David Lewis, an employment law expert at Middlesex University and Convenor of the International Whistleblowing Research Network, has written an open letter to Business Secretary Vince Cable accusing the government of bringing in an amendment to the law on whistleblowing “by the back door” and without sufficient consultation. Professor Lewis believes that this will deter employees from making important disclosures about illicit corporate activities.
The Enterprise and regulatory Reform Bill (2012) is currently going through Parliament and critics such as Professor Lewis are concerned that the ‘Miscellaneous’ heading in Section 14 contains a sentence that might deter whistleblowers.
The sentence infers that only whistleblowers who make a disclosure “in the public interest” would be protected. At the moment, the law does not apply a discrete public interest test to whistleblower disclosures.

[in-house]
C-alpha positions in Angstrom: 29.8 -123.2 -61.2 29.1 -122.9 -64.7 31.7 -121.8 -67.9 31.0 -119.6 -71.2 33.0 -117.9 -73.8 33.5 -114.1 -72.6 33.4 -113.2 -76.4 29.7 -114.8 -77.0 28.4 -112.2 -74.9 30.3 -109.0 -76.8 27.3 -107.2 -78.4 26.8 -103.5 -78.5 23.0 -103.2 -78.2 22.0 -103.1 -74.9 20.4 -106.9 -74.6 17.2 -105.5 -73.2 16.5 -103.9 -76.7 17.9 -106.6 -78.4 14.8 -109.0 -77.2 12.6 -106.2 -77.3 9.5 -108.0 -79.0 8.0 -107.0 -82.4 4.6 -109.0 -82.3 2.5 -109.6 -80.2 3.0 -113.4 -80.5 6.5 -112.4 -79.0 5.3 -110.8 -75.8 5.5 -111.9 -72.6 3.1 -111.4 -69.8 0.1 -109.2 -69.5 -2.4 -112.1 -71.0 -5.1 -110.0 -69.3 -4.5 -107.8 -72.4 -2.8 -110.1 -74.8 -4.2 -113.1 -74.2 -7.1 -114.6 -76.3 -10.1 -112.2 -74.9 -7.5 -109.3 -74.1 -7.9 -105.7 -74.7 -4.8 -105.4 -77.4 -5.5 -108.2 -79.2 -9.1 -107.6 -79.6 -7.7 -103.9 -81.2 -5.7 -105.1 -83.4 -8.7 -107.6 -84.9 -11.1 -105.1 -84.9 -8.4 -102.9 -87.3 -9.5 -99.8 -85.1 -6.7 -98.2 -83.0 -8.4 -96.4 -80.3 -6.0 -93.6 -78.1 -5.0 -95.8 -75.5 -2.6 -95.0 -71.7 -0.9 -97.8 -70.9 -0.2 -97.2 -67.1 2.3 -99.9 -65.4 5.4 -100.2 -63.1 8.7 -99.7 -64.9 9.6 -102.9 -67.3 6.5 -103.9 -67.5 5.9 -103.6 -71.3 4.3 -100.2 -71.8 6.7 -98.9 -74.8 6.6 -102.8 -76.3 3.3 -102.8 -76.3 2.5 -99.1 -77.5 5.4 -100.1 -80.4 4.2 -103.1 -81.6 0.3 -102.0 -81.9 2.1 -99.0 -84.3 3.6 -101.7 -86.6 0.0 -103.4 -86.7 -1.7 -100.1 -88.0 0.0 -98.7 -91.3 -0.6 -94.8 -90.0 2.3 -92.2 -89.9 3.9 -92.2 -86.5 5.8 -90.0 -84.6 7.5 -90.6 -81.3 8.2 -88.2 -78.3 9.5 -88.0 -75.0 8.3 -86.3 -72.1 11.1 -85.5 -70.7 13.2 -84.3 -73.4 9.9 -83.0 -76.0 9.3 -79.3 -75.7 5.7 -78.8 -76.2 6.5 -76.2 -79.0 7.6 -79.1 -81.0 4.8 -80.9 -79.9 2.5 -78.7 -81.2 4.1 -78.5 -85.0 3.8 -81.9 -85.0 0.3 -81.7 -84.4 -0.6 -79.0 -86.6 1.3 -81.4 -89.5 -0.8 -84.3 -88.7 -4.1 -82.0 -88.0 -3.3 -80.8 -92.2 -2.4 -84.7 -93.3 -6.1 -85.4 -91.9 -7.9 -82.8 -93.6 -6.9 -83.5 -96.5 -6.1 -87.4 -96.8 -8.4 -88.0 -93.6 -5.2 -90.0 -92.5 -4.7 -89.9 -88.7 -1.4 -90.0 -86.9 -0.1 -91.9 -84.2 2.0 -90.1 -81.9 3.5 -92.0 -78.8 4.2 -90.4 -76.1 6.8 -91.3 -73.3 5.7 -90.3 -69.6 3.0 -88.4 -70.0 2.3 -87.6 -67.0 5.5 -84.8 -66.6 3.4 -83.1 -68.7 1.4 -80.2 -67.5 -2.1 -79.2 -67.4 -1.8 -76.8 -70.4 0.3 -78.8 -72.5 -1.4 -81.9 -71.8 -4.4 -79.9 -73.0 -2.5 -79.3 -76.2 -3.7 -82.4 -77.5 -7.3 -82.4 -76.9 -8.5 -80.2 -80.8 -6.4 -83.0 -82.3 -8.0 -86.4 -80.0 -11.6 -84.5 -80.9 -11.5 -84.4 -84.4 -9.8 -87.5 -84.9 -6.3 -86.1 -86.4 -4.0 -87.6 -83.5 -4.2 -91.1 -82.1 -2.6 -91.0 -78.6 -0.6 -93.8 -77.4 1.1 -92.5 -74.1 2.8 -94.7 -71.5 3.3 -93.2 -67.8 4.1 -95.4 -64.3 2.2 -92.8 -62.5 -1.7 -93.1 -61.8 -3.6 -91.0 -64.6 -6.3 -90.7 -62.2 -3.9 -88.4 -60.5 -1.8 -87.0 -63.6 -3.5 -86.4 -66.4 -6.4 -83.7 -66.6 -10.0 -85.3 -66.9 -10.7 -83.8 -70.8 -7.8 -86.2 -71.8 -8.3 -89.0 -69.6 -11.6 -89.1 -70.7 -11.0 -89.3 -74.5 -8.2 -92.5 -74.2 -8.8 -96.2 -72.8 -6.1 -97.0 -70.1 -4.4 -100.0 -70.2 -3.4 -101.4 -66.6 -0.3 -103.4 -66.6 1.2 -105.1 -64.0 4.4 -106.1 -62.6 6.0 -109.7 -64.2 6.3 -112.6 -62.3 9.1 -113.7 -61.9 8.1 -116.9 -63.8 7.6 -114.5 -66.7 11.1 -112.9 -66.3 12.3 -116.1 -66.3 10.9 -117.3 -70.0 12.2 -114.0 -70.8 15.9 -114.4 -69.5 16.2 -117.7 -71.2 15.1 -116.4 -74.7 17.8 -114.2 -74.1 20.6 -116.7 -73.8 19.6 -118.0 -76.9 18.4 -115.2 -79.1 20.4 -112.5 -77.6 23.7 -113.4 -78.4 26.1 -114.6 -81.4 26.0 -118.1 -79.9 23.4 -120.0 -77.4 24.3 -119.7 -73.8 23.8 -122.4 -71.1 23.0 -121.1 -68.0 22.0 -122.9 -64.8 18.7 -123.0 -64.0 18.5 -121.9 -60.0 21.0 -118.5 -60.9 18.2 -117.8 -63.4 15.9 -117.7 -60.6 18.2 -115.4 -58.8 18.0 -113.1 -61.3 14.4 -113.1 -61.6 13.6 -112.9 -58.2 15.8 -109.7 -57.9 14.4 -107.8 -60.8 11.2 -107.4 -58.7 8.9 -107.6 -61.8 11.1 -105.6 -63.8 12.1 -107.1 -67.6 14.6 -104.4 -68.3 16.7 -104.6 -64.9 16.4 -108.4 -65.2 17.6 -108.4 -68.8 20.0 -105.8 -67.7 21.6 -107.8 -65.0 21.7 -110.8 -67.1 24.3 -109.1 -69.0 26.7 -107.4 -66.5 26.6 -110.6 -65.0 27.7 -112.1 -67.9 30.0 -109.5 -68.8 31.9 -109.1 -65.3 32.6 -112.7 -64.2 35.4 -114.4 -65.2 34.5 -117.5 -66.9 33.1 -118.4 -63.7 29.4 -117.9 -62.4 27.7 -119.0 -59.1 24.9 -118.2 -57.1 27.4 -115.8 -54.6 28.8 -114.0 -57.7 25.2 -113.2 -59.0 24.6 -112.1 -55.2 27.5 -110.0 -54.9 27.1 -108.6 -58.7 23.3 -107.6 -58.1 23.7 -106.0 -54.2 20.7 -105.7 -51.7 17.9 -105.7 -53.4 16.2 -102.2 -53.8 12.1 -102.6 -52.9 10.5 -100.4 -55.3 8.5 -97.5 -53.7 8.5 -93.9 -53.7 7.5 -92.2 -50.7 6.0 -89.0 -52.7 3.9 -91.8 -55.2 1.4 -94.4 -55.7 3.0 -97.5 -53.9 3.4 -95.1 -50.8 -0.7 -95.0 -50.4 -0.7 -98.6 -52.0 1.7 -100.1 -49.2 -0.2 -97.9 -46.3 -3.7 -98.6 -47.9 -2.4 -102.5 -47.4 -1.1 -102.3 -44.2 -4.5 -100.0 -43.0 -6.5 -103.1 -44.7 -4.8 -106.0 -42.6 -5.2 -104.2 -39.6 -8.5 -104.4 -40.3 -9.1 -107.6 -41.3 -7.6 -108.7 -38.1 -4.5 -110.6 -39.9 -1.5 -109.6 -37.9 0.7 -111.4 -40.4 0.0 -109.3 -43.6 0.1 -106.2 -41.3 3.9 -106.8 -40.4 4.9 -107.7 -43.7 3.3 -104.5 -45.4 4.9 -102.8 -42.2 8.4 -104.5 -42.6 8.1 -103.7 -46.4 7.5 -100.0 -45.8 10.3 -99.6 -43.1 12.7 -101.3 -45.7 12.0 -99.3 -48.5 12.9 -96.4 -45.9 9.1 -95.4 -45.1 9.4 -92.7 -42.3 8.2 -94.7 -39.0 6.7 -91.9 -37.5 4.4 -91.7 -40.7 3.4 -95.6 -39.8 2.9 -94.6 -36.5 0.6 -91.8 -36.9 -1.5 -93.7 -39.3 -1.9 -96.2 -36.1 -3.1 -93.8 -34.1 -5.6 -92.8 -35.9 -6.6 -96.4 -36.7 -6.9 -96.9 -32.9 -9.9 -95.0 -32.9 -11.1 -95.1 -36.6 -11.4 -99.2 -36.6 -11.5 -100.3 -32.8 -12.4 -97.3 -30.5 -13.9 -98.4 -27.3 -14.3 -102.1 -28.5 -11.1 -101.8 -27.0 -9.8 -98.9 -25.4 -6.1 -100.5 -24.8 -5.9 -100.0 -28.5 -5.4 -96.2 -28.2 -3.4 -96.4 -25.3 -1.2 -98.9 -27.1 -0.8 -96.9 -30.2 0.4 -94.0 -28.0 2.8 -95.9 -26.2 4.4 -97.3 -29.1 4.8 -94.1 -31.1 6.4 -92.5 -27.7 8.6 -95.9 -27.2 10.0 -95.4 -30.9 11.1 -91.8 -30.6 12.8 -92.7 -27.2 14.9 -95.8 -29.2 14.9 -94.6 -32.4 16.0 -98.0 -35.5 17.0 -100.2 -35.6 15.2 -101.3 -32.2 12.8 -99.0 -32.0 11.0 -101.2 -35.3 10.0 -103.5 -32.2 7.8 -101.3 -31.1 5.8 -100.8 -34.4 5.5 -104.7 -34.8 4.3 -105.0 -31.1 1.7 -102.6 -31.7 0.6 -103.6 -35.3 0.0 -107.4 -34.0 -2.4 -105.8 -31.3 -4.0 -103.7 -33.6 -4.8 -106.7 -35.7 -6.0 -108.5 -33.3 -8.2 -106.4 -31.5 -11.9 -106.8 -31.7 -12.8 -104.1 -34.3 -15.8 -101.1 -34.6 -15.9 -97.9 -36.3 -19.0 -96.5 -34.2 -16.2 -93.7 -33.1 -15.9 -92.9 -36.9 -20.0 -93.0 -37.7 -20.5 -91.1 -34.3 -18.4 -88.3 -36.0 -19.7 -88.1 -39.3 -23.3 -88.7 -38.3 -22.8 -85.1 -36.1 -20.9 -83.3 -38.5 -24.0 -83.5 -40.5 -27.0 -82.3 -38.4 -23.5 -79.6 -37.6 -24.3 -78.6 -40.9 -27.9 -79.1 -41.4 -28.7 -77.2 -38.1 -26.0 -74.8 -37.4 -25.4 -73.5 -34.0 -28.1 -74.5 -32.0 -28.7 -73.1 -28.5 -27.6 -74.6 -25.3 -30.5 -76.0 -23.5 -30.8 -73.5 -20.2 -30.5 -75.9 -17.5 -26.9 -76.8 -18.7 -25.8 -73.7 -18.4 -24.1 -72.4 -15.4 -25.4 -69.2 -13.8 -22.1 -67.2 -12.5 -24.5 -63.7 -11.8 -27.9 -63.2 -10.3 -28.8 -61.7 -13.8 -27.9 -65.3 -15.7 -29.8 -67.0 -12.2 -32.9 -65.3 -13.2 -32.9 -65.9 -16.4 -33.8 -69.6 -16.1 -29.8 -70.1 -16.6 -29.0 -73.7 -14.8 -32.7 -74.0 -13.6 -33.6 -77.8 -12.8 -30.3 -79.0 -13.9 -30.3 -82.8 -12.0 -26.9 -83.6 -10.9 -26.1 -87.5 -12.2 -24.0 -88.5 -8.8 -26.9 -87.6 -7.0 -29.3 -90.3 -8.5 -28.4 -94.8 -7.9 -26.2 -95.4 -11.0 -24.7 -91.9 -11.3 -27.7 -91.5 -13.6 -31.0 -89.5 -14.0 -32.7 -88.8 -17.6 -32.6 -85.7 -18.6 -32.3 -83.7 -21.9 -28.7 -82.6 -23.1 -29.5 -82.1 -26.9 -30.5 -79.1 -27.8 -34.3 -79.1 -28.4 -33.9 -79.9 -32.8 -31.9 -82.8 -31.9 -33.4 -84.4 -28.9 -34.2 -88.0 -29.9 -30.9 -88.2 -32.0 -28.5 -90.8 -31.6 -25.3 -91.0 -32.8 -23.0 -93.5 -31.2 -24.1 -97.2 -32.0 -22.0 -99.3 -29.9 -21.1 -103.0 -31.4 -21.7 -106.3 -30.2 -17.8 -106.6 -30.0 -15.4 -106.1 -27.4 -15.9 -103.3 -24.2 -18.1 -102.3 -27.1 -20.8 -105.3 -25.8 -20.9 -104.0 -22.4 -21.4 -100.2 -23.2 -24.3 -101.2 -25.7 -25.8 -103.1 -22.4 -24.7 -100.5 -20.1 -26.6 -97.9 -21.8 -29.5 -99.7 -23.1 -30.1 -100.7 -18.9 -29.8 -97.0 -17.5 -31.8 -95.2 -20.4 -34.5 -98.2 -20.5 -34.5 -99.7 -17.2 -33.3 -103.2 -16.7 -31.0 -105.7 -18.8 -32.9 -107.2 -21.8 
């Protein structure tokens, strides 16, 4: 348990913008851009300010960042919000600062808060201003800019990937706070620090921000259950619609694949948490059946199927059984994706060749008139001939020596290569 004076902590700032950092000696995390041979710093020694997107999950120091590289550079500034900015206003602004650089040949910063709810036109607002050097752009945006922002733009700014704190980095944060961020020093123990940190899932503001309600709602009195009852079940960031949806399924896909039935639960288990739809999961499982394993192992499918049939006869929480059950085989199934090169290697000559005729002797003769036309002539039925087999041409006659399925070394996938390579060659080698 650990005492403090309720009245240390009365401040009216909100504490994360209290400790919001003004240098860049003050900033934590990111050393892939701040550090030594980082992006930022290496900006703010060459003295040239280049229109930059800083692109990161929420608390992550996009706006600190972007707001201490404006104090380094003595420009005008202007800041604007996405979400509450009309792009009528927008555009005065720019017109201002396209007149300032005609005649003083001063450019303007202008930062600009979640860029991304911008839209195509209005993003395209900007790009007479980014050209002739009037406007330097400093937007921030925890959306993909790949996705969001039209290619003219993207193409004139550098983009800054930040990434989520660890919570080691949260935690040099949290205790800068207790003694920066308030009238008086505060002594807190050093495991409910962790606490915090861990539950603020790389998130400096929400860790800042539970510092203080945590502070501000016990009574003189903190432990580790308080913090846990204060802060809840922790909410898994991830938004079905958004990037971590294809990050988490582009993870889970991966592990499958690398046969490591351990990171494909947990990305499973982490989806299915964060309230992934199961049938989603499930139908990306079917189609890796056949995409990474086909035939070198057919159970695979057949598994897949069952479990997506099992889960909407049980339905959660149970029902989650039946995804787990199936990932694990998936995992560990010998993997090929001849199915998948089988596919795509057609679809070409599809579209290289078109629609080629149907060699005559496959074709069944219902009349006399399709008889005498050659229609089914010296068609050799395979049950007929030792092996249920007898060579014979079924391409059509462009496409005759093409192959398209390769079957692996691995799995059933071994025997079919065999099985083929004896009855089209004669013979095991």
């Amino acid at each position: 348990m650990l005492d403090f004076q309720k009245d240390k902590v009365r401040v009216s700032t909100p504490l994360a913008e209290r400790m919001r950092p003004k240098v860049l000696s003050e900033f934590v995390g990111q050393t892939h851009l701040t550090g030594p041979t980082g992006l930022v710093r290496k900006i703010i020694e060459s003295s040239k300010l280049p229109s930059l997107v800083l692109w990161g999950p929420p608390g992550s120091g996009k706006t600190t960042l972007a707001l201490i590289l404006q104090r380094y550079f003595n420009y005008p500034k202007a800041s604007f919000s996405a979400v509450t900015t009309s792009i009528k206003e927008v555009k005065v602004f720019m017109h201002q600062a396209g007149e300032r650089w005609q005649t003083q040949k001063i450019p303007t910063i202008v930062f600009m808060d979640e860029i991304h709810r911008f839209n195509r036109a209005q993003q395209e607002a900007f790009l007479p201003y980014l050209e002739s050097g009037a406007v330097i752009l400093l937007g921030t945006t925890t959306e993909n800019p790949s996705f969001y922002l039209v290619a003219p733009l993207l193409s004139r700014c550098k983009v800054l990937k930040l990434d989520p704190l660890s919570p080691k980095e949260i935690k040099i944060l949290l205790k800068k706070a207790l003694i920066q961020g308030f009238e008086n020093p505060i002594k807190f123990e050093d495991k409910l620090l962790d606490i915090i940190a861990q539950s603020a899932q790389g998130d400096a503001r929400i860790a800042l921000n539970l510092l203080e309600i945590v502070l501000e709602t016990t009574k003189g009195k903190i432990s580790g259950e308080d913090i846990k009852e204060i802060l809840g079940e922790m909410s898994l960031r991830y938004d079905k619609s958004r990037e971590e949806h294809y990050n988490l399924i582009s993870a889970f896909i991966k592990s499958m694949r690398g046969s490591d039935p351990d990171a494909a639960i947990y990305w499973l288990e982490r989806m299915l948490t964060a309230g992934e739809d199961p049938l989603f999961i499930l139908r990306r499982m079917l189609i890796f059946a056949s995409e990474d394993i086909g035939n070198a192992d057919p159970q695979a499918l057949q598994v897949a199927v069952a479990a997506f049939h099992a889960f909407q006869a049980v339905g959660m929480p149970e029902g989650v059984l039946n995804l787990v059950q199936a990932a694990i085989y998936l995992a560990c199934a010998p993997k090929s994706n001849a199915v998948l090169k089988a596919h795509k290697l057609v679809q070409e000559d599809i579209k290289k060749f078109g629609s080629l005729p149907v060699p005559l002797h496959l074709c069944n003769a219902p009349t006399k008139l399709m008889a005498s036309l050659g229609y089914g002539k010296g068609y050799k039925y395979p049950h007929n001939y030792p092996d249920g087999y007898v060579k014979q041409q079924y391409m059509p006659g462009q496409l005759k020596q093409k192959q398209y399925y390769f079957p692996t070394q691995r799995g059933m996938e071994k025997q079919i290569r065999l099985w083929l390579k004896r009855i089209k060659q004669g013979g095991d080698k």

In his letter to Dr Cable, Professor Lewis asks the Minister to “re-consider the value of this proposed amendment”, saying: “These provisions have not been the subject of official review since they came into force in 1999 and there appears to have been no consultation about the proposed introduction of a general public interest test in all cases.”
Professor Lewis expresses concern that the proposed change would damage the UK’s reputation as a model student in whistleblowing legislation and would subject all disclosures to a public interest test, potentially discouraging people from speaking out against wrongdoing.
“In my opinion, the current economic crisis underlines how important it is to have tip-offs about improprieties,” Professor Lewis wrote.
In response to Professor Lewis’s accusation about the lack of consultation, the Department for Business Innovation and Skills (BIS) stated that there will be “scrutiny of this measure” in the subsequent Parliamentary process it has to pass through.